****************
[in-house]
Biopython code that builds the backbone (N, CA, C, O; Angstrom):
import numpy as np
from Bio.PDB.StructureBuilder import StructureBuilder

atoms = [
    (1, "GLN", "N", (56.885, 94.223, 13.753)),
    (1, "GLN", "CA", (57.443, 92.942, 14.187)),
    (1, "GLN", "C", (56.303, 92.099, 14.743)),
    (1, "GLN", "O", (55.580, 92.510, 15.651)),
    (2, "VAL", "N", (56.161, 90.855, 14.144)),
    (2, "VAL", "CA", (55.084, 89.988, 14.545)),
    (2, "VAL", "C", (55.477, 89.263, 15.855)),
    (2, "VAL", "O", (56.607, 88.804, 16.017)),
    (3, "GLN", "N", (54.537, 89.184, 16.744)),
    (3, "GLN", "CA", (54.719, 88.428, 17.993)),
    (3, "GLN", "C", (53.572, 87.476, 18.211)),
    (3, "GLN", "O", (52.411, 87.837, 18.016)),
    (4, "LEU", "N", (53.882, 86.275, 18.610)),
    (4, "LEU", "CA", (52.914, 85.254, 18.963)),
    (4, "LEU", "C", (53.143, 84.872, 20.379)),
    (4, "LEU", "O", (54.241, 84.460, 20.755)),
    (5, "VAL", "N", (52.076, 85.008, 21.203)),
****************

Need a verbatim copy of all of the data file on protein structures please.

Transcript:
[in-house]
Biopython code that builds the backbone (N, CA, C, O; Angstrom):
import numpy as np
from Bio.PDB.StructureBuilder import StructureBuilder

atoms = [
    (1, "GLN", "N", (56.885, 94.223, 13.753)),
    (1, "GLN", "CA", (57.443, 92.942, 14.187)),
    (1, "GLN", "C", (56.303, 92.099, 14.743)),
    (1, "GLN", "O", (55.580, 92.510, 15.651)),
    (2, "VAL", "N", (56.161, 90.855, 14.144)),
    (2, "VAL", "CA", (55.084, 89.988, 14.545)),
    (2, "VAL", "C", (55.477, 89.263, 15.855)),
    (2, "VAL", "O", (56.607, 88.804, 16.017)),
    (3, "GLN", "N", (54.537, 89.184, 16.744)),
    (3, "GLN", "CA", (54.719, 88.428, 17.993)),
    (3, "GLN", "C", (53.572, 87.476, 18.211)),
    (3, "GLN", "O", (52.411, 87.837, 18.016)),
    (4, "LEU", "N", (53.882, 86.275, 18.610)),
    (4, "LEU", "CA", (52.914, 85.254, 18.963)),
    (4, "LEU", "C", (53.143, 84.872, 20.379)),
    (4, "LEU", "O", (54.241, 84.460, 20.755)),
    (5, "VAL", "N", (52.076, 85.008, 21.203)),